Posted by: db11232 | May 26, 2009 5:49 PM | Report abuse

So...

Is Sotomayor the best possible choice?

And was President Obama honest in stating his ranked selection criteria?

Posted by: jhorstma | May 26, 2009 5:53 PM | Report abuse

For one thing, sovine08, Sotomayor's role in the three-judge court's decision (later affirmed by an appeals court, but recommended to the Supreme Court for review) isn't known. So if you're attacking her over that verdict, the simple fact is, you don't know for what.

Secondly, Equal Opportunity Employment law states that an employer, even in applying identical, standardized policies across the board, may need to justify in court when its policies produce extremely disparate hiring or promotion ratios for women and minorities. Whether you approve or disapprove of the basic premise of affirmative action, isn't relevant here: the principle of affirmative action wasn't the legal question in this case. Application of EOE law to a specific series of events, was. Even the information available to us is only summary in nature.

That's the kind of information I was talking about. Not more commentary and metacommentary. Keep driving yourself nuts with that if it makes you feel good.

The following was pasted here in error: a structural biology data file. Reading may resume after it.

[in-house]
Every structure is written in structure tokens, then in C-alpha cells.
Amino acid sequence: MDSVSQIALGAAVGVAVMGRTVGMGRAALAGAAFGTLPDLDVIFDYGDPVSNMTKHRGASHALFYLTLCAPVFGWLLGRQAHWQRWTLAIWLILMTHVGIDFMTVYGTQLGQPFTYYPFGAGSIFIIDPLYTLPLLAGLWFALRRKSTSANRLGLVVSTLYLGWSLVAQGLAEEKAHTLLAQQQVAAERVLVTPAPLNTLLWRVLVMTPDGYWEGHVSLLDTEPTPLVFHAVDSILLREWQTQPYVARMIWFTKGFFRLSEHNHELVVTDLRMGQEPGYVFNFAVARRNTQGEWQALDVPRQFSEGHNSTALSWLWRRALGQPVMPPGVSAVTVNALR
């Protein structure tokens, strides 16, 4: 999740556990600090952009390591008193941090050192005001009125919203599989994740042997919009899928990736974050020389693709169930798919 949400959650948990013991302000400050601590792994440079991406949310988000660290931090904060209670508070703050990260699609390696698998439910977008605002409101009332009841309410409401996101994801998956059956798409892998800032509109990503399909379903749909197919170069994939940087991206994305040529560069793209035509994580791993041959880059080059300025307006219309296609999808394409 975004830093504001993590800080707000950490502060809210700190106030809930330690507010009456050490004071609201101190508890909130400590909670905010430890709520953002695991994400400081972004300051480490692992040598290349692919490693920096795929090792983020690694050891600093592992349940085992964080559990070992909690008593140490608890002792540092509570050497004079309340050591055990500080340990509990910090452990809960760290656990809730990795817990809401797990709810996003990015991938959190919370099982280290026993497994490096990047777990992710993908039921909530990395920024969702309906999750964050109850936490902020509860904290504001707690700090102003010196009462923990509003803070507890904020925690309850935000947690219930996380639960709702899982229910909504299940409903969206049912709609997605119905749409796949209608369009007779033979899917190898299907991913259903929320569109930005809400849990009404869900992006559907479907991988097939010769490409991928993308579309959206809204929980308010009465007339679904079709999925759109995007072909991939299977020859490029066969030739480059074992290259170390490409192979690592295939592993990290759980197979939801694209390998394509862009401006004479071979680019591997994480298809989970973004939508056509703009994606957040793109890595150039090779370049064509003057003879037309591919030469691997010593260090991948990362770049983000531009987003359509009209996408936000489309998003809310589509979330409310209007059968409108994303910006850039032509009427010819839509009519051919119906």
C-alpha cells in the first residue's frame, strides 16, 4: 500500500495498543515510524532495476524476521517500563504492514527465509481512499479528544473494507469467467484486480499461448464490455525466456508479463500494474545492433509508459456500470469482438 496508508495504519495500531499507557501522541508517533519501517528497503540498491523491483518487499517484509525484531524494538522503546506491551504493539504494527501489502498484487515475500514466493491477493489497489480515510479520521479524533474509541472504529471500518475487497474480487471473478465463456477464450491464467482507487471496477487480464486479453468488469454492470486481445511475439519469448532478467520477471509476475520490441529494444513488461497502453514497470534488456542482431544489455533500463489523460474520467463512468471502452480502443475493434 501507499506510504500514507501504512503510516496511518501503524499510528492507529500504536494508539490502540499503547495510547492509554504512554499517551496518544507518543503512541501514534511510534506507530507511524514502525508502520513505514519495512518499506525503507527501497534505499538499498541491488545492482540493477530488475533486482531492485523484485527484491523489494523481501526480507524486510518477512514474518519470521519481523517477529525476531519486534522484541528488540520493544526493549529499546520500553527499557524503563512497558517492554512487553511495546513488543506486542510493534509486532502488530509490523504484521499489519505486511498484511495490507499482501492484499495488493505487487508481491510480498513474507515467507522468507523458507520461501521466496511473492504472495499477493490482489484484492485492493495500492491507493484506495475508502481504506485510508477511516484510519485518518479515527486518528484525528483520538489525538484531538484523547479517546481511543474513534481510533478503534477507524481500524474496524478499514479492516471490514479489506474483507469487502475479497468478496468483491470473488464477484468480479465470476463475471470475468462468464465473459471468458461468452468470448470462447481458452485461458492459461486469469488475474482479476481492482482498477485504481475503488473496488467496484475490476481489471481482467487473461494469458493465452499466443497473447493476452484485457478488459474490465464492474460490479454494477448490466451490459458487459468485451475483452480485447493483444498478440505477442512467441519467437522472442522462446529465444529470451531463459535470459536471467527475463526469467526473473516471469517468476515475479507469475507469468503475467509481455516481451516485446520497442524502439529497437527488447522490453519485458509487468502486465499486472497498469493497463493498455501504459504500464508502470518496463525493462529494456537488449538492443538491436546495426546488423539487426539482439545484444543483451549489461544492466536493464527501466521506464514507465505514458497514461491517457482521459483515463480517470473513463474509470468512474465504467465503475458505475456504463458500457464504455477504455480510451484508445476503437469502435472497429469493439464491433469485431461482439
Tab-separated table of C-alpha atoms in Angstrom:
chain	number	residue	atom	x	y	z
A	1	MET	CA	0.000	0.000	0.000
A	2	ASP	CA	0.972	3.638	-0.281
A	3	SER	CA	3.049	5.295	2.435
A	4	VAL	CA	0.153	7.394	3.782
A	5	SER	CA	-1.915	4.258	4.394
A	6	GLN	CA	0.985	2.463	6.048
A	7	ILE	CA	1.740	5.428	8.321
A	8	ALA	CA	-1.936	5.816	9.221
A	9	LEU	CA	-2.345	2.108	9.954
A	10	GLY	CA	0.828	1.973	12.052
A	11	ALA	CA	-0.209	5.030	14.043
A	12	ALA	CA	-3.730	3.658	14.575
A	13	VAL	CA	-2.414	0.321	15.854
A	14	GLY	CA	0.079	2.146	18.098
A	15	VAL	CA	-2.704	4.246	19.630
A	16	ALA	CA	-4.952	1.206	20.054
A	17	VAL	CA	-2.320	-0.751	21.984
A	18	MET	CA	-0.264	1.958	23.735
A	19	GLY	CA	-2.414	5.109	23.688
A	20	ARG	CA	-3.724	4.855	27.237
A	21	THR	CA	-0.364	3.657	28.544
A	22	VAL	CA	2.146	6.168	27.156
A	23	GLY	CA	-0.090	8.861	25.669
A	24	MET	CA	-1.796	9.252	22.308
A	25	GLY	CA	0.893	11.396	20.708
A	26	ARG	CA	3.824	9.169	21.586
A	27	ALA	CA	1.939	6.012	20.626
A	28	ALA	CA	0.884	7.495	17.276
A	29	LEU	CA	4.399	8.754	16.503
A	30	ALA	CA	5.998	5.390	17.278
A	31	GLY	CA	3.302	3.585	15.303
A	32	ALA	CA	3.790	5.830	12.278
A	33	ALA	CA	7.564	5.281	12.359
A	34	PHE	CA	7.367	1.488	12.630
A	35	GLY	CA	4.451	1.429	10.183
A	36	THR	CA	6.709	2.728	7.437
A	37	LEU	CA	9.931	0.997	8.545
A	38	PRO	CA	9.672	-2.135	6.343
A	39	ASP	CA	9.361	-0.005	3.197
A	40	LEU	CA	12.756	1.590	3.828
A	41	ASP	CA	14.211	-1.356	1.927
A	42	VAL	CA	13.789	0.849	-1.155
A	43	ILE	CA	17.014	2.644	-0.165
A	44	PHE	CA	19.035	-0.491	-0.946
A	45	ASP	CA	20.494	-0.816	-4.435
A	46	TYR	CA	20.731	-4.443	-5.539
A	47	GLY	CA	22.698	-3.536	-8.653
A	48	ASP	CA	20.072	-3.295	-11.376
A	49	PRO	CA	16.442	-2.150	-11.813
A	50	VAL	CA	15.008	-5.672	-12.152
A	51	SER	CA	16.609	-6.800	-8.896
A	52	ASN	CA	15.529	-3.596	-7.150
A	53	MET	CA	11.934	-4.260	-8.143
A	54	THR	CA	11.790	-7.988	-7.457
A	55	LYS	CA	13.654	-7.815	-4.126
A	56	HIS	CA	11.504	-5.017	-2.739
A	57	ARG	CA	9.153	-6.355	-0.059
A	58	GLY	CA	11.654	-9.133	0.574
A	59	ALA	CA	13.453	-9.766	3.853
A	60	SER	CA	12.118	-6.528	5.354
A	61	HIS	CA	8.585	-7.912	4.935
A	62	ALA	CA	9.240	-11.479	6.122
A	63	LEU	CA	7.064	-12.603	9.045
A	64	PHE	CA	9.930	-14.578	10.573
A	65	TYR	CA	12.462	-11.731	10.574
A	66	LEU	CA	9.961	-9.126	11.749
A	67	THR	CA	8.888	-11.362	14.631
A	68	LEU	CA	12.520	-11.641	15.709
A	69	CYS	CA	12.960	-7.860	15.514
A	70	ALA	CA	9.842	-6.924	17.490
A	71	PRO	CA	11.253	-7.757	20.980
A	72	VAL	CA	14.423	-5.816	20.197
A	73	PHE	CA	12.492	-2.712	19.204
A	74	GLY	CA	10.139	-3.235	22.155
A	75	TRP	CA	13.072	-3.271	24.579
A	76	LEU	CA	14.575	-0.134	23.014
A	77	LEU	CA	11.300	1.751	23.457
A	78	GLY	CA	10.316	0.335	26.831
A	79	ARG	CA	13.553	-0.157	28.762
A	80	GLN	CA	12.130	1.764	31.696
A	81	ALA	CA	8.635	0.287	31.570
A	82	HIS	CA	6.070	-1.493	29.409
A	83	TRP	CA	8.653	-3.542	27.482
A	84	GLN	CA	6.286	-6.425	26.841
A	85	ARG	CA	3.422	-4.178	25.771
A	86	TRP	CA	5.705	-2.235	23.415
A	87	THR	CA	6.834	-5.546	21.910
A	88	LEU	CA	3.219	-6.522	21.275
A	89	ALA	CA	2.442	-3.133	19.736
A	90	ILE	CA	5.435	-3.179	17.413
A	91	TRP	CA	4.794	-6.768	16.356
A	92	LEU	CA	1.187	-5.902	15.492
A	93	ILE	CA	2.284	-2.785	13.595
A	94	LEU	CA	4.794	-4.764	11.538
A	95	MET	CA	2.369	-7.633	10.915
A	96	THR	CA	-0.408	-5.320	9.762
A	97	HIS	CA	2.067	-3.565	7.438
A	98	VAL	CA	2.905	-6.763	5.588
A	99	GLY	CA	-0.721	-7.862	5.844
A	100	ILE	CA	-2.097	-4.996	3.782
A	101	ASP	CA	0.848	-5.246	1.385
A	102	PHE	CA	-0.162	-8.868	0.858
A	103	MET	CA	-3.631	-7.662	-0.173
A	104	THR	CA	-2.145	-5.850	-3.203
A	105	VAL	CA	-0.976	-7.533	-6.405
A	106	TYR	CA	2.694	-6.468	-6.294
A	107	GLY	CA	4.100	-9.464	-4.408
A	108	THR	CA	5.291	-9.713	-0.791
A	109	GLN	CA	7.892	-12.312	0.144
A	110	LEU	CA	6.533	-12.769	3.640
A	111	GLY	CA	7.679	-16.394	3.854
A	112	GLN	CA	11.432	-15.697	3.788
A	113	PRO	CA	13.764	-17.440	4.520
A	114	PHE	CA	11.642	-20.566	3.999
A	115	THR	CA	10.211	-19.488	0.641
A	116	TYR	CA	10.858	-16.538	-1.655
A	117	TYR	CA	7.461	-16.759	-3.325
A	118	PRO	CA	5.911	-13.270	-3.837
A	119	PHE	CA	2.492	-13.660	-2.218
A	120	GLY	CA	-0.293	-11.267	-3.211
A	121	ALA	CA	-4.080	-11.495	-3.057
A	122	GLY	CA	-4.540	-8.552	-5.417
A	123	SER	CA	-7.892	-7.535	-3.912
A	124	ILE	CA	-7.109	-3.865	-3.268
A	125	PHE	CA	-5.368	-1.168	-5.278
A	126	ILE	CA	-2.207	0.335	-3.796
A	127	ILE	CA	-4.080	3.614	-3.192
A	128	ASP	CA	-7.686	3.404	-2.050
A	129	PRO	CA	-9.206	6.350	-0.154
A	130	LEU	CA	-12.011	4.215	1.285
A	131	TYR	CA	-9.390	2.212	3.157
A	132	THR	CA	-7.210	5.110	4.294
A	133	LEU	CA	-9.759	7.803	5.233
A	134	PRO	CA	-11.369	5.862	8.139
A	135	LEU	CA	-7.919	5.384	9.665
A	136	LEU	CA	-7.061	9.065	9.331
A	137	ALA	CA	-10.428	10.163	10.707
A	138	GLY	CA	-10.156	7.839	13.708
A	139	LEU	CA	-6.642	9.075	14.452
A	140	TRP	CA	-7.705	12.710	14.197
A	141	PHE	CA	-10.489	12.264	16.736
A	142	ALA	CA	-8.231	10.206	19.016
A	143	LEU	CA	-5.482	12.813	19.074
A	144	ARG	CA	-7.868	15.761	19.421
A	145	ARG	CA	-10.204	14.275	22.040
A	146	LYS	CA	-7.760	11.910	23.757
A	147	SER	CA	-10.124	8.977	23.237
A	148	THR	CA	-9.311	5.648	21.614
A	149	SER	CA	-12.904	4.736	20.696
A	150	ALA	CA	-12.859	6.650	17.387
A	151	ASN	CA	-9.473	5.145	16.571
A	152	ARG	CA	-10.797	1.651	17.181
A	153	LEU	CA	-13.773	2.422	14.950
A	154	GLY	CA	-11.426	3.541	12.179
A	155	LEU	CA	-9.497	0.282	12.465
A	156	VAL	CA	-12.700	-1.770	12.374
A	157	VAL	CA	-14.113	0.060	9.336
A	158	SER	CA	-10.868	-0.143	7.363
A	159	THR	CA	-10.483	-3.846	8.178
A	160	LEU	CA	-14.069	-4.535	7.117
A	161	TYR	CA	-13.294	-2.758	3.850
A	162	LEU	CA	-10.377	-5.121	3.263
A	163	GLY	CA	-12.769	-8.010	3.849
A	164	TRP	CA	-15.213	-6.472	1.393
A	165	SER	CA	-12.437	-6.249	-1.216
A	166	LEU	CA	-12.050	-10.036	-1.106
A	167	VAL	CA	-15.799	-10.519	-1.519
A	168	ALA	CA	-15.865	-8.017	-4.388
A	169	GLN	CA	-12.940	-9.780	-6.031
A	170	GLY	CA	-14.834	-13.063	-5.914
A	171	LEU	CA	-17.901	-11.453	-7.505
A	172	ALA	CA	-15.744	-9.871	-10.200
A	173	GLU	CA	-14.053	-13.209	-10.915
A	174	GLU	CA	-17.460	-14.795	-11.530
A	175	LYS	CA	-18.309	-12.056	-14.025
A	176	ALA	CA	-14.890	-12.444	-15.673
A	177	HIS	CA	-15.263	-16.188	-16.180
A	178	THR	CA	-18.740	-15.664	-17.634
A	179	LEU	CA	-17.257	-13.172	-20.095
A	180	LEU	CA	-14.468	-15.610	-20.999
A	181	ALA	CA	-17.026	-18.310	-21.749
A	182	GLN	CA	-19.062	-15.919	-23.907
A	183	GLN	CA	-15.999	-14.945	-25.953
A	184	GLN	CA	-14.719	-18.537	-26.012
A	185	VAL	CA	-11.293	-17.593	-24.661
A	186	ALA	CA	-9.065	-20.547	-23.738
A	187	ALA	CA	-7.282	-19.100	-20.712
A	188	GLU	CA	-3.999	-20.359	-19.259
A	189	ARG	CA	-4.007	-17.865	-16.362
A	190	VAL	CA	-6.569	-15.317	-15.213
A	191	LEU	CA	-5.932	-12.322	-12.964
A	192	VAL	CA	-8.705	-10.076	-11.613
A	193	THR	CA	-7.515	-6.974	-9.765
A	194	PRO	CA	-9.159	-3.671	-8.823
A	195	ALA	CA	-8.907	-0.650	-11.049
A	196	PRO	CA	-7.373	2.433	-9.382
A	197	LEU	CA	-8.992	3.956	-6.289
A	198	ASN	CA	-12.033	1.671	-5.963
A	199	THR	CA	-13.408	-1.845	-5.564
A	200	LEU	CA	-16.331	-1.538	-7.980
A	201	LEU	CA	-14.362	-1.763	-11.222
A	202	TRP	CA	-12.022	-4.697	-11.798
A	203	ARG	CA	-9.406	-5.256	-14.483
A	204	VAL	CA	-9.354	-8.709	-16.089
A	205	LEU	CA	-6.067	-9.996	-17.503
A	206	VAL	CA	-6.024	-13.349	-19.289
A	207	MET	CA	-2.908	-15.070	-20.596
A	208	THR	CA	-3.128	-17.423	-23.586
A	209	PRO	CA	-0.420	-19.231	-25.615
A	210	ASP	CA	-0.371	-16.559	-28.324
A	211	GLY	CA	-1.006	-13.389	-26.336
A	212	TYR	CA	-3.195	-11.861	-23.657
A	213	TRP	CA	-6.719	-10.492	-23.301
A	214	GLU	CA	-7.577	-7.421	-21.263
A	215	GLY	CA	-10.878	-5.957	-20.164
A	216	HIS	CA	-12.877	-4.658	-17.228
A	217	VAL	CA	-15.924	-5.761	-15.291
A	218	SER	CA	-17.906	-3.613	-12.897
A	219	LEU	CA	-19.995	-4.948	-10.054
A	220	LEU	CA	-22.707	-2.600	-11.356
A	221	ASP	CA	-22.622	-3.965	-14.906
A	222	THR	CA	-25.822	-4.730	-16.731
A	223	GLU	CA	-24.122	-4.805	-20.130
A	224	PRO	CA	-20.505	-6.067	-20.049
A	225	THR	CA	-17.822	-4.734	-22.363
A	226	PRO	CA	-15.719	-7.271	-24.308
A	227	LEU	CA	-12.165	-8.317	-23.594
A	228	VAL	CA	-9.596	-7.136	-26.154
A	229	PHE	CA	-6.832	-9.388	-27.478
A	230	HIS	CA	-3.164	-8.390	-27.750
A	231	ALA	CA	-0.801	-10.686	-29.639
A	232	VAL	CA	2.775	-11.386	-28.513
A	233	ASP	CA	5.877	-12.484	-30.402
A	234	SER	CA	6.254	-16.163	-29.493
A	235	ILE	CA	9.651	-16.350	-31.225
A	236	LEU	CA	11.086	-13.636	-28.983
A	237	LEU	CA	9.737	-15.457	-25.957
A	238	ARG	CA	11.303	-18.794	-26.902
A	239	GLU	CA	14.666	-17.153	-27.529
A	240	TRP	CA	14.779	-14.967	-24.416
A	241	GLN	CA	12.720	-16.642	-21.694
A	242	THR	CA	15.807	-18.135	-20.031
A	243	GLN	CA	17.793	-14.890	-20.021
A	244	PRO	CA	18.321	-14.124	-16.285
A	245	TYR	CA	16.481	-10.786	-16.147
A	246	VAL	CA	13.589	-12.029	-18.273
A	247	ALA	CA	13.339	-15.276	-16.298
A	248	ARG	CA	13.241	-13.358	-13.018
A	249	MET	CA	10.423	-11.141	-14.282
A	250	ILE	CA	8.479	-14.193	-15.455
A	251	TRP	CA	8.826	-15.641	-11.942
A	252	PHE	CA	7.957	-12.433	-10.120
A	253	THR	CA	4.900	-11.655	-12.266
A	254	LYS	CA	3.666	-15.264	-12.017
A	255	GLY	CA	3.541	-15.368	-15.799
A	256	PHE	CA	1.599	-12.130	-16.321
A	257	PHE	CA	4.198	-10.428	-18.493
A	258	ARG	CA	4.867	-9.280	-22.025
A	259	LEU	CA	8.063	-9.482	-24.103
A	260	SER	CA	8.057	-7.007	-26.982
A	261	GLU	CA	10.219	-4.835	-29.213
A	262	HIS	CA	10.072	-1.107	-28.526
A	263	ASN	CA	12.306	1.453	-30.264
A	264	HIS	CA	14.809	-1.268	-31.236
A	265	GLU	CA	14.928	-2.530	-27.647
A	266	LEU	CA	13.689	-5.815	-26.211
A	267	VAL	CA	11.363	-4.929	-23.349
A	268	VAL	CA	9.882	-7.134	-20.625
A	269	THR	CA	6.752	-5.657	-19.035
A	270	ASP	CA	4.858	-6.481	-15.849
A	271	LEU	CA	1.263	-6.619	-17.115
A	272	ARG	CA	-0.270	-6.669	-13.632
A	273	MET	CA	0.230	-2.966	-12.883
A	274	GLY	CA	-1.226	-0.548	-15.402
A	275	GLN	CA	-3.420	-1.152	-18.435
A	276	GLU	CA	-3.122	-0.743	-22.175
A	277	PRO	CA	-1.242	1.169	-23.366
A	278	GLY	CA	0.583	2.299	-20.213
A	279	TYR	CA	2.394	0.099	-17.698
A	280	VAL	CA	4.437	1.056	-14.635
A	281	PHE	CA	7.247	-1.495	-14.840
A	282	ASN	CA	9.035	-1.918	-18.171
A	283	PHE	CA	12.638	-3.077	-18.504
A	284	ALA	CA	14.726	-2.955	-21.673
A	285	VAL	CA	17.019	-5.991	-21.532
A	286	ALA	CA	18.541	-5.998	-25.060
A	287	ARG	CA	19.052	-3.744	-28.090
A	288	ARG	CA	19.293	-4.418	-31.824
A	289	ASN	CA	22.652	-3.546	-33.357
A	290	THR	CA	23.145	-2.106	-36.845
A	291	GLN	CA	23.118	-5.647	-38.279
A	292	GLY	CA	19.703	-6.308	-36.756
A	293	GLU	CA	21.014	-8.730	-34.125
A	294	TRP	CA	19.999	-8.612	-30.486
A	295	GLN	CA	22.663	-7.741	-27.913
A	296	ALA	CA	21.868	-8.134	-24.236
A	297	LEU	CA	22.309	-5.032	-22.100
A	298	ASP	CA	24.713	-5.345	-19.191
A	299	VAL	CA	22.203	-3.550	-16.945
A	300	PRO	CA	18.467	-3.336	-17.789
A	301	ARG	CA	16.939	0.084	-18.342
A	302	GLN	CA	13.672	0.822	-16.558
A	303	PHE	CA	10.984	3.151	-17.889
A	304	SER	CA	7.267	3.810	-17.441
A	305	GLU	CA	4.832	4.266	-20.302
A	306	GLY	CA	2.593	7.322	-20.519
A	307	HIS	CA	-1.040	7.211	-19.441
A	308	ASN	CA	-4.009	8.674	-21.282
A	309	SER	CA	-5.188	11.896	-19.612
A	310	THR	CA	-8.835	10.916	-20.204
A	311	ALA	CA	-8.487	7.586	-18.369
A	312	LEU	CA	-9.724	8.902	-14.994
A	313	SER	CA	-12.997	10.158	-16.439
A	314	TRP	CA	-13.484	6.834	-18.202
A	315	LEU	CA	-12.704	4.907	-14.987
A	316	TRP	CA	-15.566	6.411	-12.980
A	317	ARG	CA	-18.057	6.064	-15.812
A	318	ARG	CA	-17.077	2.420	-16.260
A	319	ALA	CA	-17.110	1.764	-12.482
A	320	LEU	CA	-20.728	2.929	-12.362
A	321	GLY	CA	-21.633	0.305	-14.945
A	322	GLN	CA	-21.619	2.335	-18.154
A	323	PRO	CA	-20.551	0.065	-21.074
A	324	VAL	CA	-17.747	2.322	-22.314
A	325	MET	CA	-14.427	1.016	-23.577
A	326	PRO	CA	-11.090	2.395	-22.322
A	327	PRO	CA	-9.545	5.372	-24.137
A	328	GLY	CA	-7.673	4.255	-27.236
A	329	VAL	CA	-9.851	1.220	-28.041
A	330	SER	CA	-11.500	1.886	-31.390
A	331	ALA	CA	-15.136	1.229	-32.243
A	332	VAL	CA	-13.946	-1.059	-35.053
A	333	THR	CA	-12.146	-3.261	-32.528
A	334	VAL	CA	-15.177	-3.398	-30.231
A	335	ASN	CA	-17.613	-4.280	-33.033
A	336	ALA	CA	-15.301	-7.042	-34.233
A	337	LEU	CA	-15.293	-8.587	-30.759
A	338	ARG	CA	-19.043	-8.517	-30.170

Posted by: whizbang9a | May 26, 2009 6:12 PM | Report abuse

Übersturmbahnführer Krauthammer is an angry, little man who favors radical answers to the complicated problems of our society – problems that do not have clean, simple answers. In that regard, he is a fascist. Fascists are anti-modernists who feel threatened by the rapid changes of contemporary life. Women and minorities are no longer in “their place.” Power bastions like the country club are being invaded, and numerous other institutions of the old regime are “under attack.” These are the sorts of irritations that led to the rise of the Nazis and they are the same irritations that distinguish today’s Republican Party. In that regard, Krauthammer plays the same role for the GOP as did Robert Ley or Putzi Hanfstaengel for Hitler – he is a pseudo-intellectual who produces propaganda for his political masters.